The Decline Of The Greeks
Ten years later, after the Persian fleet had been routed and destroyed, some city-states felt the Delian League was redundant, and advocated disbanding this loose confederacy.
However, Athens was ruthless in suppressing all attempts to secede, out of the desire to protect the hard-won safety of Greece’s borders. Of particular worth was the free-trade area established that was vital for Athenian commerce and industry. This led Athens to clamp down harshly on rebellious elements among its subject states, creating an empire and emerging as the de facto leader of the confederacy. When the island of Samos tried to leave the League, Athens invaded and completely annihilated the city-state, as an example in case other members were tempted to secede.
Economic strength was employed as a means to keep the other city-states in line, and the establishment of military outposts and garrisons was done with the intent to keep the local population in line. Strategic settlements, “importing” Athenian-friendly citizens is a familiar tactic as used in the West Bank and in Northern Ireland today, trying to establish a sizeable presence in the community.
This naturally did not sit well with the other Greeks, particularly those of the oligarchic Spartan League, to whom Athenian imperialism was an exploitation of the “free” Confederation in order to force an imperial system on reluctant partners. Hence, one could argue that it was pure self-interest which motivated the Athenians, instead of any ideal of “democracy”. However, it could have been justified on the basis that this Confederacy did lead to relative stability in Greece, and prevented any further Persian invasions.
Athens did not hold onto its position unchallenged, for in 431 B.C., the Peloponnesian War broke out, as the Spartan League felt threatened by the Athenian Empire. Ostensibly, the war was due to rivalry – purely commercial – between Athens and Sparta’s ally, Corinth, but the tension at the increasing power amassed by Sparta was the underlying reason, as the philosopher-historian Thucydides theorised.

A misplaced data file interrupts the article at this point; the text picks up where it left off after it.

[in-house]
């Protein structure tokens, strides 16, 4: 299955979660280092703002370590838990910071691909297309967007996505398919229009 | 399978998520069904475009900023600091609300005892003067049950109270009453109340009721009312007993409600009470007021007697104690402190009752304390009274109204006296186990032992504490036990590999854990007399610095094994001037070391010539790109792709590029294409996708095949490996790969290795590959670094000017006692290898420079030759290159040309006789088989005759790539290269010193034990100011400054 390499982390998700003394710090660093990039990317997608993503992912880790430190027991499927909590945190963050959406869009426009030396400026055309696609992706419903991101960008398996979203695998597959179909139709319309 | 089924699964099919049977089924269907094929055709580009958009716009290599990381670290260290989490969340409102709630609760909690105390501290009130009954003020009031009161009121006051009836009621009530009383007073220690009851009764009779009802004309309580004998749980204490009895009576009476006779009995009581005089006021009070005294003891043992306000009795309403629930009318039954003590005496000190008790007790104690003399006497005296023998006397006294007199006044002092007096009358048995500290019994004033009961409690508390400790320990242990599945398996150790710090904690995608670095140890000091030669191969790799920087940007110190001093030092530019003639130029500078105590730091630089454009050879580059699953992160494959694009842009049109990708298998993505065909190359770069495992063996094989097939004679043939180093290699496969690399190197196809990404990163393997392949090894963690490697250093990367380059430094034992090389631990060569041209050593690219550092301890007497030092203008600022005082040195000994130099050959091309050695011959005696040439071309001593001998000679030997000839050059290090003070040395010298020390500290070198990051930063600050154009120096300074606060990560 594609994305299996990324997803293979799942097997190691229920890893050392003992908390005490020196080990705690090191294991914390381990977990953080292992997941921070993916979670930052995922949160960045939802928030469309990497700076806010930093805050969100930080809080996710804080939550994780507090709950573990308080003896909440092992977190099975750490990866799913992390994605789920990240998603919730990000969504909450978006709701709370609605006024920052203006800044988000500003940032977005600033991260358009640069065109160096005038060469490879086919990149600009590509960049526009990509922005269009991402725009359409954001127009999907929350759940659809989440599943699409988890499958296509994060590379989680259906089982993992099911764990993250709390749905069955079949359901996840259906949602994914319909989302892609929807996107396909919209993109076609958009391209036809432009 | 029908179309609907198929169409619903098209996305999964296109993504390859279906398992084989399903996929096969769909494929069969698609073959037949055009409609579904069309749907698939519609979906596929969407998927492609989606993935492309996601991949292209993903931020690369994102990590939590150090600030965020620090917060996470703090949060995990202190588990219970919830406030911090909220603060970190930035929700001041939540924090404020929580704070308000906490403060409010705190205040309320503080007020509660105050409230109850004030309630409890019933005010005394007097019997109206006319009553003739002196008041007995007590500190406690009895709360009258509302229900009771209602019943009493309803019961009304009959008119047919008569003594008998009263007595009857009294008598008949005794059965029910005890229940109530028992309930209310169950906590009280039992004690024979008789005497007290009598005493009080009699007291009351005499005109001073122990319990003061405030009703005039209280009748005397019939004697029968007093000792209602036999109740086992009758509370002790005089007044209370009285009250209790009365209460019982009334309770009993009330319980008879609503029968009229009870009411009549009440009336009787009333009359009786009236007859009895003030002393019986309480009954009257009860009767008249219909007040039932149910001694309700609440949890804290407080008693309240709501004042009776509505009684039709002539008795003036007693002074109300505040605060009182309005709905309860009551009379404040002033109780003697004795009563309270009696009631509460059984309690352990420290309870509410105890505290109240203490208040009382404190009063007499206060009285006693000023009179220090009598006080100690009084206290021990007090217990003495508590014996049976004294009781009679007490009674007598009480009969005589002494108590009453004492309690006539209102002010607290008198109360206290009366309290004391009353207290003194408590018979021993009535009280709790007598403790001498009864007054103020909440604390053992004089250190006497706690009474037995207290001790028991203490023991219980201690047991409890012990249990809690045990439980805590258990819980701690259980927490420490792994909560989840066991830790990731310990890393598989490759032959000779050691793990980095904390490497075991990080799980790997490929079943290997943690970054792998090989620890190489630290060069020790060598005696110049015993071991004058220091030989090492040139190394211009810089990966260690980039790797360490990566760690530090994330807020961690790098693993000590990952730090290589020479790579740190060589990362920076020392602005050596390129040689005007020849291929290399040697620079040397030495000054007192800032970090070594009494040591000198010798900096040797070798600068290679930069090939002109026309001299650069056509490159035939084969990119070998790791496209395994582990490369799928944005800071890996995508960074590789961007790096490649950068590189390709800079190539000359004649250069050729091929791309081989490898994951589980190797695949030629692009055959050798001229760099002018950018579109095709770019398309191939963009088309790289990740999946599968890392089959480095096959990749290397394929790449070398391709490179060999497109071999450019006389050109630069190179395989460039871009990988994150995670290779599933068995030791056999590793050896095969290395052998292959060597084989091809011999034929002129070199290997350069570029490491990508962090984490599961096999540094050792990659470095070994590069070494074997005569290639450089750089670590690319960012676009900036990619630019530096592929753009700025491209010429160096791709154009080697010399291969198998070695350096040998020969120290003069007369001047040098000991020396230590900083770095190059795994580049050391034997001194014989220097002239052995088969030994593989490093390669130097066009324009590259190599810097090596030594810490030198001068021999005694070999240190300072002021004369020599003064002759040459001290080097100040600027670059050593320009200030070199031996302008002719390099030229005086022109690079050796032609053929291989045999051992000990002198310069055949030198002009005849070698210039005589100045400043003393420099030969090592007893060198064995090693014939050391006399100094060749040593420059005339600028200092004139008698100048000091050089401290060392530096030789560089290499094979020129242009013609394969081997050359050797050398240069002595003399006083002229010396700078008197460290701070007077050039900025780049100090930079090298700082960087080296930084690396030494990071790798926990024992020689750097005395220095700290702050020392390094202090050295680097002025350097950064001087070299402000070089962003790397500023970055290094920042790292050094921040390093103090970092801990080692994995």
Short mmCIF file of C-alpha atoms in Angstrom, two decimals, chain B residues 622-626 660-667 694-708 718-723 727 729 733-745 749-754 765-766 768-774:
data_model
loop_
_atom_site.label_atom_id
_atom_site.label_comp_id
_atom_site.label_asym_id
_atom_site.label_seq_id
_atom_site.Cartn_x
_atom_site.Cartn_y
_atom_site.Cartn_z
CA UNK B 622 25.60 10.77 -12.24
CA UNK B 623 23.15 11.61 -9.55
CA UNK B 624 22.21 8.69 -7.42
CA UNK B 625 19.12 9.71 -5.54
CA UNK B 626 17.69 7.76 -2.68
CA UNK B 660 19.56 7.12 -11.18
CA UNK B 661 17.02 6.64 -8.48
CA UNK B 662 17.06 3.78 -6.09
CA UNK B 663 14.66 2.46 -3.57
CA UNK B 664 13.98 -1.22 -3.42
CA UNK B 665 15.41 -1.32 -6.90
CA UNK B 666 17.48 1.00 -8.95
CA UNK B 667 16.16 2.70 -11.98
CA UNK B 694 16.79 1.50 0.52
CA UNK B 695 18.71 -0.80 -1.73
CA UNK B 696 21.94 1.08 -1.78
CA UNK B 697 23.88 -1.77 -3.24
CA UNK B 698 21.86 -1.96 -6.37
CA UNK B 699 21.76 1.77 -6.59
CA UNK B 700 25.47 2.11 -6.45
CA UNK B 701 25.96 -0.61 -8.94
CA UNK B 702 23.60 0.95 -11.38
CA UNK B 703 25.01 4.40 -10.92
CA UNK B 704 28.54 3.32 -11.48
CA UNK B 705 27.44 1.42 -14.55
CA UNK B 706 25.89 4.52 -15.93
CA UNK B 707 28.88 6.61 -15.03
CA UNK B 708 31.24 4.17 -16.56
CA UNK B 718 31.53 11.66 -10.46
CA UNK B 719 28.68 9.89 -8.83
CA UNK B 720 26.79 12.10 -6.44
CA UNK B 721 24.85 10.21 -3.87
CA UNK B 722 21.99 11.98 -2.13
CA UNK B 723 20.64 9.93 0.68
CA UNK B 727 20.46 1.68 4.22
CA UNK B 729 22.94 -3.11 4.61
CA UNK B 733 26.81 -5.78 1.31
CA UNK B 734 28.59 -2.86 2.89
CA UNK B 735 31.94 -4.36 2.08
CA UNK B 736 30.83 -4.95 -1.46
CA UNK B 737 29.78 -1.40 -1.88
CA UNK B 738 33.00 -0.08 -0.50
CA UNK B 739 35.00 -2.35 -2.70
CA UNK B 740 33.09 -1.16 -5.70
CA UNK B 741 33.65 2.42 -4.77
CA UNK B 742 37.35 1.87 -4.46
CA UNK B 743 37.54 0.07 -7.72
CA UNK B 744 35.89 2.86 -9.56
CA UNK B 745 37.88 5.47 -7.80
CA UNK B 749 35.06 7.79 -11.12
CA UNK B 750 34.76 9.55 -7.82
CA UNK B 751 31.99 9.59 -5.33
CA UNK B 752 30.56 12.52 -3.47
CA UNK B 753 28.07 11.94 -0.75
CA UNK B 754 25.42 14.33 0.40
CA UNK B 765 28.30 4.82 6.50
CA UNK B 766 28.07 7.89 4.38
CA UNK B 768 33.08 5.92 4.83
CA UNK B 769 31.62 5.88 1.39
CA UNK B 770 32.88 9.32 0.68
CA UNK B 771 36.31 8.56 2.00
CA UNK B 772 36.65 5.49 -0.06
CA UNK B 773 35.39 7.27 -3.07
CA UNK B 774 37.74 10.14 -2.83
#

Both parties were evenly matched – Sparta’s well-trained and legendary infantry set against the 200-ship strong fleet of Athens. Pericles, the Athenian leader, was a military genius, and could have considerably tipped the scales in Athens favour; however, he died in the second year of the war due to the plague which also decimated a third of the population. Rulership then was transferred to less capable leaders, and resulted in eight years of stalemate, with a truce called in 421 B.C.
Athens, despite this setback, did not abandon its dreams of empire, sending an expedition five years later to Melos, to convince it to abandon neutrality and join the Athenian empire.
However, they relied more on intimidation than on persuasion, as Thucydides, reports their almost Machiavellian speech–
Against such open aggression and crude coercion, the Melians refused, choosing to take arms against the Athenians, and though they fought courageously, were inevitably crushed by overwhelming force. The young men were executed, and the women and children were enslaved.
This success emboldened the Athenians, and they tried to conquer Syracuse, in Sicily, hoping to eventually "rule the whole of the Greek world." [Thucydides History of the Peloponnesian War 6.90.]
Their ambitions were thwarted by the combined force of Sparta and Syracuse, and another long, inconclusive war followed. In 404 B.C., Athens surrendered, when its navy was completely routed and destroyed. It was perhaps ironical that their defeat was due to Persian funding, as Sparta agreed to leave the Ionian states in Persian hands once Athens had been defeated.